• neurological signs such as impaired fine motor skills or poor eye-hand co-ordination)
  • behavioural or cognitive abnormalities (e.g., learning difficulties, poor impulse control, problems with memory, attention or judgment).

Candidates for alcohol screening during pregnancy

Alcohol use during pregnancy is common. In national population surveys, up to 11 per cent of women reported drinking at some point during their pregnancy.

Most women reported drinking infrequently. Less than one per cent reported having more than two drinks on days when they drank (Public Health Agency of Canada, 2005, 2009).

All women of childbearing age should be screened regularly for alcohol use, from preconception, throughout pregnancy and during the postpartum period.

Screening techniques and tools

Screening for alcohol use is intended to differentiate between women who drank alcohol before being aware of their pregnancy and women with an alcohol use disorder (Carson et al., 2010).

Direct questions about quantity and frequency of alcohol intake may elicit positive responses. However, anticipate that pregnant women may deny or under-report alcohol use for various reasons.

Screening questionnaires may help to detect at-risk drinking during pregnancy (>1 oz of absolute alcohol, equivalent to >2 drinks per day). This level of alcohol exposure affects fetal growth and leads to cognitive deficits (Russell, 1994).

The TWEAK and the T-ACE are two validated screening tools that were developed for pregnant women. The tools have about equal sensitivity (Carson et al., 2010; Russell, 1994; Waterson & Murray-Lyon, 1989).

A positive screen indicates a need for further discussion about prenatal alcohol exposure and assessment for alcohol use disorder.

Risks factors for alcohol use during pregnancy

Certain factors increase the likelihood that a woman will engage in harmful drinking during pregnancy (Carson et al., 2010; Public Health Agency of Canada, 2009). These risk factors include:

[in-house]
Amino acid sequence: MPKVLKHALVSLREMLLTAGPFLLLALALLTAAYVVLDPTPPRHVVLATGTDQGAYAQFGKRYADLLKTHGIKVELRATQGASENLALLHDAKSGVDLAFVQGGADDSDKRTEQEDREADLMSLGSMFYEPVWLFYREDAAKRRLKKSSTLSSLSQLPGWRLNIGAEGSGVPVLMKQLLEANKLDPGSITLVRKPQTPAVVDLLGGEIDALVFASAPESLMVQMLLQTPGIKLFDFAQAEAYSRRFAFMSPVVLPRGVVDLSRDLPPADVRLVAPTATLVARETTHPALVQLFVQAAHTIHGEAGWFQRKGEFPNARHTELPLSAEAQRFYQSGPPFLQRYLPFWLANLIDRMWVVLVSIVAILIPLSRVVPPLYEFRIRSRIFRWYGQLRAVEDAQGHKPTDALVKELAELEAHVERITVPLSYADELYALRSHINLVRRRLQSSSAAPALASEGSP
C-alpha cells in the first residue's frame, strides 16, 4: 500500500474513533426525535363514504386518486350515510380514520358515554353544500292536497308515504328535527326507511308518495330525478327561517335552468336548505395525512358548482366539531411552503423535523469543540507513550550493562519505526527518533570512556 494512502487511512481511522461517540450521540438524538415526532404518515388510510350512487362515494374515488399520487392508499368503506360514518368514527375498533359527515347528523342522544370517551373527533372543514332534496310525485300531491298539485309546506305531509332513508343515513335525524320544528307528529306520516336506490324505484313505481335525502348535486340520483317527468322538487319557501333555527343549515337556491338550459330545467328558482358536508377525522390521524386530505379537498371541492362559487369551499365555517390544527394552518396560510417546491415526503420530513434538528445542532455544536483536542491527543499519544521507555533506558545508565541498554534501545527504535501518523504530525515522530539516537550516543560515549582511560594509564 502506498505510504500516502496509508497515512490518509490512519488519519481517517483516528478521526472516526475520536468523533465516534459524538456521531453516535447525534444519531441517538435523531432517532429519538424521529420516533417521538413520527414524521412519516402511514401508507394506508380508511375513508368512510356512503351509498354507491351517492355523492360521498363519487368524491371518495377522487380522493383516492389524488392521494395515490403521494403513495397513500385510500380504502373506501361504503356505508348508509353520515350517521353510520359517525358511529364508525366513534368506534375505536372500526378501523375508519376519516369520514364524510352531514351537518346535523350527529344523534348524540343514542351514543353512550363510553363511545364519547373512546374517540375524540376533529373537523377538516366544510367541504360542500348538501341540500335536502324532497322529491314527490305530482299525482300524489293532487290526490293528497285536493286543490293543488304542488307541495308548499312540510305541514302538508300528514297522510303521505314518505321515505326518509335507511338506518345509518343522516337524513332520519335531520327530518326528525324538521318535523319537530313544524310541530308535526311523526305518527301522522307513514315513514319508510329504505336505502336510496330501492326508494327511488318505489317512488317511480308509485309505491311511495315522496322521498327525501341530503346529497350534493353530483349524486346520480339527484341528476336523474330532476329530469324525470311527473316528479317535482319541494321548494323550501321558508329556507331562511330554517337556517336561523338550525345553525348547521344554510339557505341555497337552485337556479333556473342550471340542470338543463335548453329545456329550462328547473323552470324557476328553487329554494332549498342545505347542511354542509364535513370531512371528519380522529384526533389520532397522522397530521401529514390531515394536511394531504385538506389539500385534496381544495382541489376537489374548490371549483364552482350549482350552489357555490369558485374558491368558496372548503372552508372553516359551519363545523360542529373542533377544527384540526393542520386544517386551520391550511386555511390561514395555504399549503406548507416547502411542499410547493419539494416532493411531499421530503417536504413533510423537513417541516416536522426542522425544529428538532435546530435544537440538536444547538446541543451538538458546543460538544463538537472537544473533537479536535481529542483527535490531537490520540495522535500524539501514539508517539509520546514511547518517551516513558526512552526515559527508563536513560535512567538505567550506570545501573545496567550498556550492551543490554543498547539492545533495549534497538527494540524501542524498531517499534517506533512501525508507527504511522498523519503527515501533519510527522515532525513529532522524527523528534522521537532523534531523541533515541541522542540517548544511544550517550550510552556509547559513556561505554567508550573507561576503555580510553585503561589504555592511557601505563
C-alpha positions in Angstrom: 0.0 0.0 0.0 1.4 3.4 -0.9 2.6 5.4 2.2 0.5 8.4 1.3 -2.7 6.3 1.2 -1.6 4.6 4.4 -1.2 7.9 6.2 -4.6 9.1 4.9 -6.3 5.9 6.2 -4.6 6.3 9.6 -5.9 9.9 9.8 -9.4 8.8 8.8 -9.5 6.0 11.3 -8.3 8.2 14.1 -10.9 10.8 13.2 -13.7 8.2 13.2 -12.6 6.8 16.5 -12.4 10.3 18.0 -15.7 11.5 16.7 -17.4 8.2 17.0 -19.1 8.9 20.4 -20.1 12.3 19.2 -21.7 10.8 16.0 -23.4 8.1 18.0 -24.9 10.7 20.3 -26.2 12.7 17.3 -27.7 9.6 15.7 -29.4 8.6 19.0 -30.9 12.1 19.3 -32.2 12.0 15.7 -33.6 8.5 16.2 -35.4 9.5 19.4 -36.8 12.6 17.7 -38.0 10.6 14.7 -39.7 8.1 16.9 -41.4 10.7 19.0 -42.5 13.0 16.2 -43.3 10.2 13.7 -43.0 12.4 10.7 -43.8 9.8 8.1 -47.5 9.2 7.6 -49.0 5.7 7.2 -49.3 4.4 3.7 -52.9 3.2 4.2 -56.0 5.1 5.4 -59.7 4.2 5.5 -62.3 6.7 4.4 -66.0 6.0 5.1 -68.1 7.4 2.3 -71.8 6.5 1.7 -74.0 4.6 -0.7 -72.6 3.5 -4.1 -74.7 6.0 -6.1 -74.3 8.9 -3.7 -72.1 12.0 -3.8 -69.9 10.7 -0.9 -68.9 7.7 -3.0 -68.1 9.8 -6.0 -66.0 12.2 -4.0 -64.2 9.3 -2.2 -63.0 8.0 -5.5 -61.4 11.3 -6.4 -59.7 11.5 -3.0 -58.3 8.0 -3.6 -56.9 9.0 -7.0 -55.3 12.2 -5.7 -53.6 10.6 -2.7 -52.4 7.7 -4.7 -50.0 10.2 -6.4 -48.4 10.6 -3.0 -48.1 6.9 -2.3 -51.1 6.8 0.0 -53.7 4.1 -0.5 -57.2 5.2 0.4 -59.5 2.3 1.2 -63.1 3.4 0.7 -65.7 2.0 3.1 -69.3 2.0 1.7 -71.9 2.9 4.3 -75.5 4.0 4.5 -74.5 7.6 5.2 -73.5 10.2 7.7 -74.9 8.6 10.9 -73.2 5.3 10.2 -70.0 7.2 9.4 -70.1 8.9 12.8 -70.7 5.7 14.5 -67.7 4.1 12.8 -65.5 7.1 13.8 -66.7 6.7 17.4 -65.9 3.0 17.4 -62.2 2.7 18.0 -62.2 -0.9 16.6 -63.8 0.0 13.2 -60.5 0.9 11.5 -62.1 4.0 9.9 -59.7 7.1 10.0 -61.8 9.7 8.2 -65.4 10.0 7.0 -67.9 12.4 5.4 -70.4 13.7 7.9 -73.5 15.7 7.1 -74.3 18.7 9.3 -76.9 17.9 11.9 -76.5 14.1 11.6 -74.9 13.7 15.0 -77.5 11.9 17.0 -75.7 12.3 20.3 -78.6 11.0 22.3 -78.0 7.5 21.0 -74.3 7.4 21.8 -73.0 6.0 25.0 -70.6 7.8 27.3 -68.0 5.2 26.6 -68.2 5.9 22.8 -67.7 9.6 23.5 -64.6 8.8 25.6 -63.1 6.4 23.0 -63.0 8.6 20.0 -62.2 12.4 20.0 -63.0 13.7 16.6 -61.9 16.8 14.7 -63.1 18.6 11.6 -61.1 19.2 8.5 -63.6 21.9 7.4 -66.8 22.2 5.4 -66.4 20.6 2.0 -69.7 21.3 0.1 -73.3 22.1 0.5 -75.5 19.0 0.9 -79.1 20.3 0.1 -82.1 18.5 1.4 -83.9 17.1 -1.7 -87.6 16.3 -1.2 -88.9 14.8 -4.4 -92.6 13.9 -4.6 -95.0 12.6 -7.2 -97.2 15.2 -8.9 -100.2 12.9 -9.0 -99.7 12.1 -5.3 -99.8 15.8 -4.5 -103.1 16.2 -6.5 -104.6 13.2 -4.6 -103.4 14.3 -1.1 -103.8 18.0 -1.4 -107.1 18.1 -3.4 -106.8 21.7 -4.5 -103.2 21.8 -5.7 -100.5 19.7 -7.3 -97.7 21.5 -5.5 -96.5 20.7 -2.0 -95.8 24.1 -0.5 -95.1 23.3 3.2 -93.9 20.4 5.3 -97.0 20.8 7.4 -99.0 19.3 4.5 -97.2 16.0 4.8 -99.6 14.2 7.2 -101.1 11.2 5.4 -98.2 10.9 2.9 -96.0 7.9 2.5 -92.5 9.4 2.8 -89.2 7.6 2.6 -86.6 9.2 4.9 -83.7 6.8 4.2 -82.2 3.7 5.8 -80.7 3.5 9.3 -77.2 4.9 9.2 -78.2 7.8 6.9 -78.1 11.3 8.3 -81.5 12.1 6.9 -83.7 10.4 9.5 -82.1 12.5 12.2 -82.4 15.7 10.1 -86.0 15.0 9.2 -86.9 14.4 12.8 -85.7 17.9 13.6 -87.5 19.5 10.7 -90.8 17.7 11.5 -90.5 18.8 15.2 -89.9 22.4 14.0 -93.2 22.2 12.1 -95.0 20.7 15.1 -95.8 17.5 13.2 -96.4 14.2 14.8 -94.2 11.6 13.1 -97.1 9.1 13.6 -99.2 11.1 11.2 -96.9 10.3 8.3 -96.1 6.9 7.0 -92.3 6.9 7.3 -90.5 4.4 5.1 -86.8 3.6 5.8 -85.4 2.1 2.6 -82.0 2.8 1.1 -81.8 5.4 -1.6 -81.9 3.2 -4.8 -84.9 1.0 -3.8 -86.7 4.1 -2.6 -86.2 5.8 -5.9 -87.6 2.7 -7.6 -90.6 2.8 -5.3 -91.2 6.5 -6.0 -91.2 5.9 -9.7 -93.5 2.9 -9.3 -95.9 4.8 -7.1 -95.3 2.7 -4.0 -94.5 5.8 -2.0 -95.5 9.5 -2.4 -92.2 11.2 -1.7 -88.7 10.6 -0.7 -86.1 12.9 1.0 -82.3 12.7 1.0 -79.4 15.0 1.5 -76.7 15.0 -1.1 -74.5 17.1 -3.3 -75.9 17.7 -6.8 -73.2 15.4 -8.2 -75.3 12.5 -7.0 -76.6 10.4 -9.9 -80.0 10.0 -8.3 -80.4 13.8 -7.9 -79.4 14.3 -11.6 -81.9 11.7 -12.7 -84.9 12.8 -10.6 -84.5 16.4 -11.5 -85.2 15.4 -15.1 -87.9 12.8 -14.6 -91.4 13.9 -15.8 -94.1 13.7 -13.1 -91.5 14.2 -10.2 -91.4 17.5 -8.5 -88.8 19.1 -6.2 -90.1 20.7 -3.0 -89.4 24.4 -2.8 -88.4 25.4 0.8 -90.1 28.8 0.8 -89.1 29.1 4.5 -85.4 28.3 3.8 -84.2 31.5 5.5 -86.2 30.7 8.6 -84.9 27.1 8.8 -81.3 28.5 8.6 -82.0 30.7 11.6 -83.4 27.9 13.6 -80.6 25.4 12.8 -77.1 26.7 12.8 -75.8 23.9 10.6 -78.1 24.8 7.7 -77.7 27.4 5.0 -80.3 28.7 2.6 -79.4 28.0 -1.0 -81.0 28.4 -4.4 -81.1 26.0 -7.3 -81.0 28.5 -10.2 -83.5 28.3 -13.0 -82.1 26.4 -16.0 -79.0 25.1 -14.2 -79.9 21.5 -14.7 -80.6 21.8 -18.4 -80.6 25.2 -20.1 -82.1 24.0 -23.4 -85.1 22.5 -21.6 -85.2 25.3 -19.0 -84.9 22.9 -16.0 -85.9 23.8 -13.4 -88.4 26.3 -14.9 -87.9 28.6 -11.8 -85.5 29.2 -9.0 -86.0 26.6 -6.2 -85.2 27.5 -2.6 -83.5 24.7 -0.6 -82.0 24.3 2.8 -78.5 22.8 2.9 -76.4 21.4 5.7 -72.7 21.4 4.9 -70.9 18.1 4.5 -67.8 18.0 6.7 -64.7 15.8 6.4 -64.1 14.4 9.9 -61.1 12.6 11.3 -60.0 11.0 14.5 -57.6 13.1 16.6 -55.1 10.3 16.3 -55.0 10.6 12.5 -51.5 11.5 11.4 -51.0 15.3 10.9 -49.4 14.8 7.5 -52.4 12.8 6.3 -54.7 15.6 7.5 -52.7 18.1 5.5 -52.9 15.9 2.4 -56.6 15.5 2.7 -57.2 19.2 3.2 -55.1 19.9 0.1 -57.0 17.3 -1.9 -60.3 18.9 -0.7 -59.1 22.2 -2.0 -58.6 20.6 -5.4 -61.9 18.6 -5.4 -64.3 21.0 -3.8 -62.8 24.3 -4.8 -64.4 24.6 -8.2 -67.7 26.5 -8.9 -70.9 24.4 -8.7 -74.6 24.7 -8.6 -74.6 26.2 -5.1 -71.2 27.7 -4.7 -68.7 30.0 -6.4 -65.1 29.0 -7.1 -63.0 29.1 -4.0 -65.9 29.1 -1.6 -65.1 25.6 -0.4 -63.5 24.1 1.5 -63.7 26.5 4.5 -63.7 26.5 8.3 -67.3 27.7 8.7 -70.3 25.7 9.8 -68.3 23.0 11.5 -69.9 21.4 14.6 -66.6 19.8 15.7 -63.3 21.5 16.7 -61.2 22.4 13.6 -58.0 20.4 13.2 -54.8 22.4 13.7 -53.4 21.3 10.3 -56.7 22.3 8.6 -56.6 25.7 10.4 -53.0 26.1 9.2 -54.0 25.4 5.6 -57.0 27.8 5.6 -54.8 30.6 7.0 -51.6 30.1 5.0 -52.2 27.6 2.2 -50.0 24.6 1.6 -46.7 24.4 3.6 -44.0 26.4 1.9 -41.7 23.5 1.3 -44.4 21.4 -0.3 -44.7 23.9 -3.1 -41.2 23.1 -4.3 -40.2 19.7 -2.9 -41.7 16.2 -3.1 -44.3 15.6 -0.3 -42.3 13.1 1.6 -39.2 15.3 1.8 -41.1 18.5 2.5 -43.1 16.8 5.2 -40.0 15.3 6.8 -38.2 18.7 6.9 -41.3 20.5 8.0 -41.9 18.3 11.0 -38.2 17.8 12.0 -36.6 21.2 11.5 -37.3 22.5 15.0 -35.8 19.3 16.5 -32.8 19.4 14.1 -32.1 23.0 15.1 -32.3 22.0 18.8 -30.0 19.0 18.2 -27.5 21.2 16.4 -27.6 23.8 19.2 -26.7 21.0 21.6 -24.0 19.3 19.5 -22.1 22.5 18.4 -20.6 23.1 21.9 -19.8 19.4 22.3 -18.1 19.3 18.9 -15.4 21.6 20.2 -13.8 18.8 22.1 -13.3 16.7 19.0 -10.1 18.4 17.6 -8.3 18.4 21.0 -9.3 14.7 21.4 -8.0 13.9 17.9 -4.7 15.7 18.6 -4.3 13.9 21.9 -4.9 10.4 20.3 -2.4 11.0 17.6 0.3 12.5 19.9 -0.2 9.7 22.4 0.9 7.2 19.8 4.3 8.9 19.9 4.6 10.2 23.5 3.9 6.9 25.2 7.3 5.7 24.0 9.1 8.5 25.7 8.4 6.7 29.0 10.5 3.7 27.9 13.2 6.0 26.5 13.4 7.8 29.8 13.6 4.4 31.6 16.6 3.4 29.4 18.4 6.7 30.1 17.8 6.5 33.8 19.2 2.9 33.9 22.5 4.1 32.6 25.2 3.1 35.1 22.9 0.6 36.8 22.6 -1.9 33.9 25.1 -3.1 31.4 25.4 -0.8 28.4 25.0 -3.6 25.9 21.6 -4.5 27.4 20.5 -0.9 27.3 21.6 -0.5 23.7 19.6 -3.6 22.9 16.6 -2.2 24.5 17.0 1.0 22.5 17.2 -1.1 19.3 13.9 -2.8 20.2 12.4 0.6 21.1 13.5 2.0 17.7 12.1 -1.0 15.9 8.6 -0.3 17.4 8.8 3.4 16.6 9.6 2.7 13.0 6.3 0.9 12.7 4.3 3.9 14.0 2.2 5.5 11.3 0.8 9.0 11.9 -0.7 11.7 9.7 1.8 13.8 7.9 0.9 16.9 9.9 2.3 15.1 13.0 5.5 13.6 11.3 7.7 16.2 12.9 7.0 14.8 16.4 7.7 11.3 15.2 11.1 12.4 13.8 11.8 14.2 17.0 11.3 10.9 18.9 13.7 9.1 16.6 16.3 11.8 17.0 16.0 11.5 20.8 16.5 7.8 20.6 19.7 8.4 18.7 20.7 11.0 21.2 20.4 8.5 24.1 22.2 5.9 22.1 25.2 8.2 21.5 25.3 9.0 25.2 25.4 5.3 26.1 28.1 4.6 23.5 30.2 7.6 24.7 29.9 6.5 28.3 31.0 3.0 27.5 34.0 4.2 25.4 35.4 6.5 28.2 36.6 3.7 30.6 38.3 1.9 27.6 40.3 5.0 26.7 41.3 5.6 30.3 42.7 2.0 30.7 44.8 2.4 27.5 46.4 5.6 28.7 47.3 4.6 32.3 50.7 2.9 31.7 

• past year drinking, specifically heavy weekly drinking prior to pregnancy (women under age 25 have the highest rates of exceeding low-risk drinking)
  • lower education level (i.e., at most, completed high school)
  • use of other substances that are commonly misused with alcohol, such as cocaine and tobacco
  • lower socioeconomic status
  • drinking and other drug use by the woman's partner during her pregnancy
  • poor access to prenatal and postnatal care and services
  • inadequate nutrition
  • stressful environment (e.g., violence, history of abuse).

These demographic and psychosocial factors may also decrease the likelihood that a woman will reduce her alcohol use during pregnancy. They may reduce the success of interventions aimed at achieving abstinence from alcohol (Carson et al., 2010).

The Antenatal Psychosocial Health Assessment (ALPHA) is a useful screening tool for psychosocial risk factors such as alcohol and substance use, domestic violence and depression. The ALPHA includes the CAGE, which may be supplemented by the T-ACE or TWEAK.

Barriers to identifying pregnant women with alcohol use disorder

Various personal, interpersonal, systemic and societal factors may prevent women from disclosing alcohol use during pregnancy (Health Canada, 2001a).

Personal factors

  • shame and guilt
  • stigma associated with mothers misusing substances.

Interpersonal factors

  • fear of losing children to partner or child welfare
  • lack of family support.

Systemic/societal factors

  • lack of appropriate services for pregnant women
  • lack of reliable child care.